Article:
Wood Flooring Types

Introduction
Wood floors add a warmth and beauty to a house that will last for years to come. Wood floors add not only character to a house, but value as well. A house with wood flooring is frequently worth much more on the market than a house with vinyl or linoleum flooring. Making the right selection from the wide variety of wood flooring types available can be a little overwhelming, which is why we’re going to take a look at the two most common wood flooring types and see how they compare with one another.

Solid Wood Flooring
The first of the wood flooring types is solid wood flooring. Like you would expect from the name, solid wood flooring is made completely of wood, top to bottom. The best part about solid wood flooring is that it can be sanded many times during its lifespan, as most wood floors are between a quarter inch and three quarters of an inch thick. Whether you wanted to sand your floor and refinish it because of damage to the floor or because you wanted to update the look of your home, sanding and refinishing a solid wood floor can be done multiple times. The downside to solid wood flooring is that it tends to expand and contract with changing weather patterns. Additionally, you cannot install solid wood flooring below the ground level of your house.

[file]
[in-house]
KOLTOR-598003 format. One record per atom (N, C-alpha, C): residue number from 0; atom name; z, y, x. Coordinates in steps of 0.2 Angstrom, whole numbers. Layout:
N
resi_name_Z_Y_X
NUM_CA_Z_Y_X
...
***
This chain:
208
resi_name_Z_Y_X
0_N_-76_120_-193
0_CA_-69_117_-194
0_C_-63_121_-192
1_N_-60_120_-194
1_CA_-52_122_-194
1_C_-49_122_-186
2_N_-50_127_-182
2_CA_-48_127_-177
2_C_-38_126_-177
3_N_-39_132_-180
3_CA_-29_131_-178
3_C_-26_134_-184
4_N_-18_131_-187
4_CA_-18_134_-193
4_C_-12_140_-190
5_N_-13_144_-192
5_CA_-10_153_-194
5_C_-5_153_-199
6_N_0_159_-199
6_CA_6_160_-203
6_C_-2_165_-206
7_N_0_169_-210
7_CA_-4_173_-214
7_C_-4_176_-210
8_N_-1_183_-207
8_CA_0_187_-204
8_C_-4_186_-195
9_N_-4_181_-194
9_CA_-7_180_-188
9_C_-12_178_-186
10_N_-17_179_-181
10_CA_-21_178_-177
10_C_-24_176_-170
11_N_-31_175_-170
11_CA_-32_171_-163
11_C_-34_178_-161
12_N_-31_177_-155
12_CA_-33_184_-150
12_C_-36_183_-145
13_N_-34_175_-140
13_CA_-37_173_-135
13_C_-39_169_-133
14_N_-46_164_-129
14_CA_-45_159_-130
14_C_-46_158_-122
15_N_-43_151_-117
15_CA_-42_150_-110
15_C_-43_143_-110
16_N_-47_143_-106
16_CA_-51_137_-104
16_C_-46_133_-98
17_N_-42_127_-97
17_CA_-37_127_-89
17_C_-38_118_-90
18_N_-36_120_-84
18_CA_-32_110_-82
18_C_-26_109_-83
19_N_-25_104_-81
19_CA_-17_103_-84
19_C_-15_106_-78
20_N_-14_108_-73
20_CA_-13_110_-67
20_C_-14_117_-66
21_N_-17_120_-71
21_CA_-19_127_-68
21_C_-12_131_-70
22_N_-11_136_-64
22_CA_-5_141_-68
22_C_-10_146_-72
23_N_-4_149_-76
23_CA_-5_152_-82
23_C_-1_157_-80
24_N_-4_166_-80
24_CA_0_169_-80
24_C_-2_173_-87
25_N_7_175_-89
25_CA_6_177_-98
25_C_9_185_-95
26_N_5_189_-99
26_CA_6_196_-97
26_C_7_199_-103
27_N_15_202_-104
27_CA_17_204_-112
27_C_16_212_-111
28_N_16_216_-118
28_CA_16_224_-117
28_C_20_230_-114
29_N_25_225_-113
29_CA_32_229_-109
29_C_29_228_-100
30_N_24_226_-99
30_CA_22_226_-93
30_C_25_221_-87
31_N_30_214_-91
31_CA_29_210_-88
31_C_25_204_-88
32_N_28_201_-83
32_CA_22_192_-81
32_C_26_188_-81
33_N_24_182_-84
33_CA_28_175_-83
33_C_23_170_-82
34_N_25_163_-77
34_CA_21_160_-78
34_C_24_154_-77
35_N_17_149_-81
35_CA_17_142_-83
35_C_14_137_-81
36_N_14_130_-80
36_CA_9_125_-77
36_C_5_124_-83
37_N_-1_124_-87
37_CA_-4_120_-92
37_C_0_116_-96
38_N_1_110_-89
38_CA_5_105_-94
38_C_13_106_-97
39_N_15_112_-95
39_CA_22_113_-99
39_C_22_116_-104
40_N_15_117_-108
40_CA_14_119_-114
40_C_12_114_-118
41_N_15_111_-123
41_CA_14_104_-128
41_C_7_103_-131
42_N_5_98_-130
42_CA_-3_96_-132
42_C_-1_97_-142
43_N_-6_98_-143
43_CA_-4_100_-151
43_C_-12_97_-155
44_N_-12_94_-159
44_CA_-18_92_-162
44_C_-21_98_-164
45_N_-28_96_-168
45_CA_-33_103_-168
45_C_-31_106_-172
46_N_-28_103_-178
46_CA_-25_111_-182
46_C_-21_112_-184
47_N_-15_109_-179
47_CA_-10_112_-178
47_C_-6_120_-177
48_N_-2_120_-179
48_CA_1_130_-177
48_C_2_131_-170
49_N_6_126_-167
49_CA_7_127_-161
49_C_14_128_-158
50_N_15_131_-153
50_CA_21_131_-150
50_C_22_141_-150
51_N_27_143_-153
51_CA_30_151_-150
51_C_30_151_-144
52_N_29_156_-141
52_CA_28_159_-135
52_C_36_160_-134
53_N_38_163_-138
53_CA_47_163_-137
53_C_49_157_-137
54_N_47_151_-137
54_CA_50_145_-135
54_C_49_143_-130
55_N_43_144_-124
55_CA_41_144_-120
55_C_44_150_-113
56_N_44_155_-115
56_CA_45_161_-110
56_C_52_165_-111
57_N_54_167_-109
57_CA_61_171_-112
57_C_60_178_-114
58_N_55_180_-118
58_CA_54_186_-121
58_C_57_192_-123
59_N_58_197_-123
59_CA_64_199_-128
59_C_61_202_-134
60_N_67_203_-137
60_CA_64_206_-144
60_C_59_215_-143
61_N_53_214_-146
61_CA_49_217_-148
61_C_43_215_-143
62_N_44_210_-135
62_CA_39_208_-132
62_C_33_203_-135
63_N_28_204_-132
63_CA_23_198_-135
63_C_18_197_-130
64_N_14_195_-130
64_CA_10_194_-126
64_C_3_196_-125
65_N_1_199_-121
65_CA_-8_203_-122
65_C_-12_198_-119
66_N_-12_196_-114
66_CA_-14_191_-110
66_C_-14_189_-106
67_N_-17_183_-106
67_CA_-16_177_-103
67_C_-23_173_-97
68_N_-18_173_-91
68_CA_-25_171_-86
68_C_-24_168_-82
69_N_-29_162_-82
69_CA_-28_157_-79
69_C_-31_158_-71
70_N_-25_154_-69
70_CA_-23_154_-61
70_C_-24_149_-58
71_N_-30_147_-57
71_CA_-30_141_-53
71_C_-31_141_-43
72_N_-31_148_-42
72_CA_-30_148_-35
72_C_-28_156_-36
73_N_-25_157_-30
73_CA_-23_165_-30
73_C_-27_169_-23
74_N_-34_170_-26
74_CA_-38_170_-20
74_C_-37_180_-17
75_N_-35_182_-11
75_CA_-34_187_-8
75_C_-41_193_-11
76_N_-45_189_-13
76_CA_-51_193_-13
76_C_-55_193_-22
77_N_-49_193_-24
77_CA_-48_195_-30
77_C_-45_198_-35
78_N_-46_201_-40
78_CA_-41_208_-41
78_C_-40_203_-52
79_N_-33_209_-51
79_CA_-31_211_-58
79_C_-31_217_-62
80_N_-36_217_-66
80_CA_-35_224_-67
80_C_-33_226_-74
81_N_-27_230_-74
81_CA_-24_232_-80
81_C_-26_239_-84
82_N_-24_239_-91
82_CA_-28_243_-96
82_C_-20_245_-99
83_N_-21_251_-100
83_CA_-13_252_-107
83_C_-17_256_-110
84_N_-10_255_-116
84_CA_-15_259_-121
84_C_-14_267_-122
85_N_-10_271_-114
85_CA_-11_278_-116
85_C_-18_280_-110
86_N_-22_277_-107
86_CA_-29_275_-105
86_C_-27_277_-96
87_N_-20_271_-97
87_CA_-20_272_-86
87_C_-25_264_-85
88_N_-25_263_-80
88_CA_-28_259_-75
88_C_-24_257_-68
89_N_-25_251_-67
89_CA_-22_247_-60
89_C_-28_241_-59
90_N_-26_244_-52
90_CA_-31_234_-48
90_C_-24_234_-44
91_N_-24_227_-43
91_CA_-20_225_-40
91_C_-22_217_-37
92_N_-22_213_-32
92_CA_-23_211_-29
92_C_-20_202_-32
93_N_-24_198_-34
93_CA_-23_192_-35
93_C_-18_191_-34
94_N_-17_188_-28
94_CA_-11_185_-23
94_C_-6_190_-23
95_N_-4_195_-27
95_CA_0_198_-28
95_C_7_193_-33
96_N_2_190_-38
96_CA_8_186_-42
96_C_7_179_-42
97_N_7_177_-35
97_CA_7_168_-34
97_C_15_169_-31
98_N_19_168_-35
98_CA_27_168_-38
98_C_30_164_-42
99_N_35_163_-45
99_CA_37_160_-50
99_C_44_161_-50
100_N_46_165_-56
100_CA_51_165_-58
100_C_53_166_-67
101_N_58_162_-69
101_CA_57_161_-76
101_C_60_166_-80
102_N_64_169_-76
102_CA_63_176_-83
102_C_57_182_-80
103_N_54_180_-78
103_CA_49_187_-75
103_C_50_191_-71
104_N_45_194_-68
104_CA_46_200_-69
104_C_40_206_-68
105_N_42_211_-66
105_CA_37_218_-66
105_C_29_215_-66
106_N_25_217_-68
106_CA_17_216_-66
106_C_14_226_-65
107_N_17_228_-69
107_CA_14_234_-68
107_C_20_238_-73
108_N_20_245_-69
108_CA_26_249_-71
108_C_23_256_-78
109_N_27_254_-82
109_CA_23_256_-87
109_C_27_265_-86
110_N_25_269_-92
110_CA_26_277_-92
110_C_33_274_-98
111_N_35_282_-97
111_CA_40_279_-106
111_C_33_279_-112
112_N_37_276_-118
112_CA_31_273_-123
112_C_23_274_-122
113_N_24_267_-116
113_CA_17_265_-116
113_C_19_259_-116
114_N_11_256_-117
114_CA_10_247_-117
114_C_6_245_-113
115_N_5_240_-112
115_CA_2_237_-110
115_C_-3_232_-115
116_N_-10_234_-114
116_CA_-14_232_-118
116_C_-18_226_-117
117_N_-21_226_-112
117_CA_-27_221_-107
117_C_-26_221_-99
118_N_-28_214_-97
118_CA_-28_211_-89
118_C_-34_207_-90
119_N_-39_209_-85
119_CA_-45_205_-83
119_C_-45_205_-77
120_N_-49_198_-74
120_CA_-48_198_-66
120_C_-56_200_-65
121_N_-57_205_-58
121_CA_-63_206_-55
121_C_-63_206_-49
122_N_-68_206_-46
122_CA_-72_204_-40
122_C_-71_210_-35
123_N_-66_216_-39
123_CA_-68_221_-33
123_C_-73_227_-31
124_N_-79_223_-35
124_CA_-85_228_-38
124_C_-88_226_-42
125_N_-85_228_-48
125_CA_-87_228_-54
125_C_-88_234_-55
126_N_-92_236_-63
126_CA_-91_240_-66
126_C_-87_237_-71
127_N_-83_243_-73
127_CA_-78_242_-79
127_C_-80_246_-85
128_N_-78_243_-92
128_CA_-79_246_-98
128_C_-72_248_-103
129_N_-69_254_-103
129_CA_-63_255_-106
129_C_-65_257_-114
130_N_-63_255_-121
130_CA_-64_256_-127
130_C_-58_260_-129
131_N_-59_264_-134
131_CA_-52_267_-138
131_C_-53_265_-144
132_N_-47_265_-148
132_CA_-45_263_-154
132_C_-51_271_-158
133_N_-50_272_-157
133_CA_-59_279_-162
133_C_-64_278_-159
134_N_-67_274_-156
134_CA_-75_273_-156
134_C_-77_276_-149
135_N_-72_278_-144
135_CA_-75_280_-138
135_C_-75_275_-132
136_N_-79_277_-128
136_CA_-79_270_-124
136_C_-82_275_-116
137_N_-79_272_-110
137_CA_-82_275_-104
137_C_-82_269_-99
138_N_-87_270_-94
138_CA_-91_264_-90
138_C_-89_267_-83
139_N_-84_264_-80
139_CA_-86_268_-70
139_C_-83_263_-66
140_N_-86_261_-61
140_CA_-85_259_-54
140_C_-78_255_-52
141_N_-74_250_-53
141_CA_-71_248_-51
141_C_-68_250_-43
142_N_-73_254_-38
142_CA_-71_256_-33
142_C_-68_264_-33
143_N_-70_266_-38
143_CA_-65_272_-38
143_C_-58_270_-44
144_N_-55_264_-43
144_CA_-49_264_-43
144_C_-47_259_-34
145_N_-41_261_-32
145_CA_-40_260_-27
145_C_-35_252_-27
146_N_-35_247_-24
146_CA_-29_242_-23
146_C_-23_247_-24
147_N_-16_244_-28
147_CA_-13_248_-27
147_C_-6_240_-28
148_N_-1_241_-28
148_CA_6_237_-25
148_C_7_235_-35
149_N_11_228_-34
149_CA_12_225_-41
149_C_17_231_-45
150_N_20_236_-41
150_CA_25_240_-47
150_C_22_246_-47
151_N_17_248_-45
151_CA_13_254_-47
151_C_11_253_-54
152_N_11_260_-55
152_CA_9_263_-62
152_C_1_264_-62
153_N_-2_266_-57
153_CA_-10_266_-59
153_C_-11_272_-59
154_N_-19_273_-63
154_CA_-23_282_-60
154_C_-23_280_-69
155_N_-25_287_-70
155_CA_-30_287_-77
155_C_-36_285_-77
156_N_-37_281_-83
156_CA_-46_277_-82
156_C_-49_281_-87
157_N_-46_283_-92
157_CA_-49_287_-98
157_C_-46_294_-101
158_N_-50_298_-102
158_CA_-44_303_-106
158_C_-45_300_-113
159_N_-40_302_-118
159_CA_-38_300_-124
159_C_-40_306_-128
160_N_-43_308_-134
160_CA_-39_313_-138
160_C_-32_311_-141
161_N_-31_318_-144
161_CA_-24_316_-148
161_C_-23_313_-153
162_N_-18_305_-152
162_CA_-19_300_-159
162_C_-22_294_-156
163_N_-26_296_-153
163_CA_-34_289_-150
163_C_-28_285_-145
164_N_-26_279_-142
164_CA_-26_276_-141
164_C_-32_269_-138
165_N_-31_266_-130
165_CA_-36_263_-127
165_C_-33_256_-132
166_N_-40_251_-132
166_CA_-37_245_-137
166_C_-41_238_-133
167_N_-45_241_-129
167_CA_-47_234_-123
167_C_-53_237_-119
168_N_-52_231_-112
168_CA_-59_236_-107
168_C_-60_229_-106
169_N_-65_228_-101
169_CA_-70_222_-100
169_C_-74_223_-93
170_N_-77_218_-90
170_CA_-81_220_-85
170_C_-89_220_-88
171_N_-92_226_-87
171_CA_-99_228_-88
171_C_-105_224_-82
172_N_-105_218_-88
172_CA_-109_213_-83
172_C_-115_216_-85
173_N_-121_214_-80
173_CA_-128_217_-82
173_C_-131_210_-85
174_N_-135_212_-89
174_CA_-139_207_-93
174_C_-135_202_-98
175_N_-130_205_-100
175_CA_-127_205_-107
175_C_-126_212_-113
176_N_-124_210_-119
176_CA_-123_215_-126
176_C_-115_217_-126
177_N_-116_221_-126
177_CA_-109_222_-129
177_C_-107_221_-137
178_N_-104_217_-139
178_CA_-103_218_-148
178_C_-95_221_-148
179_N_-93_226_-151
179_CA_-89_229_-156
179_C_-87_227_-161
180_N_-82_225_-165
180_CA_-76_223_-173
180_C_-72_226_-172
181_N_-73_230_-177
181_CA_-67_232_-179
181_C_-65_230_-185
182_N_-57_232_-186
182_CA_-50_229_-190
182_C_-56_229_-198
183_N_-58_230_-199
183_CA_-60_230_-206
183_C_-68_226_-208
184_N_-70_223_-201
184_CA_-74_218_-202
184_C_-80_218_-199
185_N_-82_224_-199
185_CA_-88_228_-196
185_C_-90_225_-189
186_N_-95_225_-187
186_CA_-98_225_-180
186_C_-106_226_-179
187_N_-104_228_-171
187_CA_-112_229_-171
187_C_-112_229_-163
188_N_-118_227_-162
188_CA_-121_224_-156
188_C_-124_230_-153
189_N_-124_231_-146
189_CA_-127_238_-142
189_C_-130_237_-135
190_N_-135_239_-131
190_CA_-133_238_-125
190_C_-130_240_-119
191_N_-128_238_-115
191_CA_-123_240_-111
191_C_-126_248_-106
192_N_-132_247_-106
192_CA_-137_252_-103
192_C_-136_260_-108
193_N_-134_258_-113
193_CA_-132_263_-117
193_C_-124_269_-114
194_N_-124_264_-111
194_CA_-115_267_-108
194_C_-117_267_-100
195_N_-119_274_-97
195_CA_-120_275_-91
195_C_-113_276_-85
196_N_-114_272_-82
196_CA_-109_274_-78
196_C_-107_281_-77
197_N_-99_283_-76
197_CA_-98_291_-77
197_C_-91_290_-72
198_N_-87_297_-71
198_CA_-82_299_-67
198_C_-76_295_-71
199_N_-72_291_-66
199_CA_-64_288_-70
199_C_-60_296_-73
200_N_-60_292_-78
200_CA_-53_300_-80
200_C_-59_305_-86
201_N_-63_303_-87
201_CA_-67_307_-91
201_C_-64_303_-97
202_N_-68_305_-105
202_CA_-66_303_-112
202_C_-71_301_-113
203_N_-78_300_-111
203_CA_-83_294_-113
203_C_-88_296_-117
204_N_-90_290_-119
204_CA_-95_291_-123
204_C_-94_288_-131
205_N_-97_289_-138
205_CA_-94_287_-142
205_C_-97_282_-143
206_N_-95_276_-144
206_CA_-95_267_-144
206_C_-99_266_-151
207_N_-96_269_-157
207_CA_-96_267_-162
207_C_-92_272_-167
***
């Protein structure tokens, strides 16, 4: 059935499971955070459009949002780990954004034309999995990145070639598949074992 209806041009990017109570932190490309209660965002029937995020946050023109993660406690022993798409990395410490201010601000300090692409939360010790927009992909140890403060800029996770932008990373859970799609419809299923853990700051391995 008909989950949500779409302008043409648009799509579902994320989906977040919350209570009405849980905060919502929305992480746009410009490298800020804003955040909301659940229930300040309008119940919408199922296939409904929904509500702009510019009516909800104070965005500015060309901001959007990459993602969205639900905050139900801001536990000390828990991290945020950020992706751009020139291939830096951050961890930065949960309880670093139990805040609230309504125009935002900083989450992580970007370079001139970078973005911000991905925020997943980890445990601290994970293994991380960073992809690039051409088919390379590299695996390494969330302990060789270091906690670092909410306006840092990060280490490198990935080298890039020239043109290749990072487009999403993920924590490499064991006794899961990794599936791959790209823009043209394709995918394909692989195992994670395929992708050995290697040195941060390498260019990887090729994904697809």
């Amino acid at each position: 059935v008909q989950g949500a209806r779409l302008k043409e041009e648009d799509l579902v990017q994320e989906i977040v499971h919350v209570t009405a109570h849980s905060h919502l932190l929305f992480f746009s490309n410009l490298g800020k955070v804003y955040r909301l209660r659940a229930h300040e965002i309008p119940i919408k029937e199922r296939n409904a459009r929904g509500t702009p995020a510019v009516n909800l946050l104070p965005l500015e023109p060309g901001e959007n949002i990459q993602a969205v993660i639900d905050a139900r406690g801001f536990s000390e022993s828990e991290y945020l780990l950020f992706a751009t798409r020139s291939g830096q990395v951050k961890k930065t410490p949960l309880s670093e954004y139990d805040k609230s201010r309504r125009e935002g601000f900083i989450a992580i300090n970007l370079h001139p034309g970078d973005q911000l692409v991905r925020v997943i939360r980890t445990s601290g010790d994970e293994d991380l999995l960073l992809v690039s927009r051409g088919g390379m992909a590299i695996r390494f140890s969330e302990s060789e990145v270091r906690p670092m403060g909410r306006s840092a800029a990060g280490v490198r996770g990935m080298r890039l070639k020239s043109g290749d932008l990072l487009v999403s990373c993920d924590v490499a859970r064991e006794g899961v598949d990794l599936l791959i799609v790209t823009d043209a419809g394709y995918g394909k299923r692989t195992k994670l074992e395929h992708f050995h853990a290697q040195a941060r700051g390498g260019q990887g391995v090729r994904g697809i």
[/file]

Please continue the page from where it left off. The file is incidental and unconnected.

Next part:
Engineered Wood Flooring
The second of the wood flooring types is engineered wood flooring. An engineered wood floor is usually made up of several layers of wood, which can be of the same species or differing species of trees. An engineered wood floor is made of real wood just like solid wood flooring, but the grain of each layer runs in a different direction, making engineered wood flooring much more stable than standard solid wood floors. Because of this improved stability, engineered wood floors can be installed below the ground level of your home, so you can create a beautiful, warm room in the basement, in the attic, or anywhere in between the two levels. The one downside to engineered wood floors is that they can’t be sanded and refinished as many times as solid wood flooring, so extra care is required.

The Bottom Line
While solid wood flooring is less stable and costs more than engineered wood flooring, it is generally considered the superior option. However, engineered wood flooring is sometimes the better option, particularly if you live in an area with rapid climate changes or where most of your floors are below ground level.